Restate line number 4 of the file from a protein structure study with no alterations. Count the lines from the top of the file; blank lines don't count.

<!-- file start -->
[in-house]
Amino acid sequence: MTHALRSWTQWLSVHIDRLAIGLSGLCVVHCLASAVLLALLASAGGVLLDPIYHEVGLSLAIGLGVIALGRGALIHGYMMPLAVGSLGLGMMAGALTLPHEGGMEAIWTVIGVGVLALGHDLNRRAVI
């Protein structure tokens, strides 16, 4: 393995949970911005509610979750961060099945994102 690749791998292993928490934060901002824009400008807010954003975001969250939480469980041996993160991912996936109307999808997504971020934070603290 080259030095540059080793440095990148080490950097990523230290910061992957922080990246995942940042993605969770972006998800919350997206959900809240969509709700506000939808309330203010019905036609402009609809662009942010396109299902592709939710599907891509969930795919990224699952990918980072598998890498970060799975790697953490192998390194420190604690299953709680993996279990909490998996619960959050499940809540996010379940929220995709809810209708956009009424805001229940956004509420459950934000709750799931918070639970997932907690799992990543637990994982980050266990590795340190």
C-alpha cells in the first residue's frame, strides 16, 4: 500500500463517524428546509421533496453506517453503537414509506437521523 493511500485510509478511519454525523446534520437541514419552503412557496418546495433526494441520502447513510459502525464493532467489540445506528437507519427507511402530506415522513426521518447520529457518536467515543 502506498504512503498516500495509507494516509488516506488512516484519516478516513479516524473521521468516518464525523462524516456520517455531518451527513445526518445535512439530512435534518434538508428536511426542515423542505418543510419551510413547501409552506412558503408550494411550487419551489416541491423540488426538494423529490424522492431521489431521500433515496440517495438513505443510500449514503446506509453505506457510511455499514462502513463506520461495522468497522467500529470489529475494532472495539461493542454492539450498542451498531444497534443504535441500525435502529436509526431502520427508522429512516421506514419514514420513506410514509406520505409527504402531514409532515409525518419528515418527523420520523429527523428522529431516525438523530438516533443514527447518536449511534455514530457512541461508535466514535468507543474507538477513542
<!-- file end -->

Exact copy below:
C-alpha cells in the first residue's frame, strides 16, 4: 500500500463517524428546509421533496453506517453503537414509506437521523 493511500485510509478511519454525523446534520437541514419552503412557496418546495433526494441520502447513510459502525464493532467489540445506528437507519427507511402530506415522513426521518447520529457518536467515543 502506498504512503498516500495509507494516509488516506488512516484519516478516513479516524473521521468516518464525523462524516456520517455531518451527513445526518445535512439530512435534518434538508428536511426542515423542505418543510419551510413547501409552506412558503408550494411550487419551489416541491423540488426538494423529490424522492431521489431521500433515496440517495438513505443510500449514503446506509453505506457510511455499514462502513463506520461495522468497522467500529470489529475494532472495539461493542454492539450498542451498531444497534443504535441500525435502529436509526431502520427508522429512516421506514419514514420513506410514509406520505409527504402531514409532515409525518419528515418527523420520523429527523428522529431516525438523530438516533443514527447518536449511534455514530457512541461508535466514535468507543474507538477513542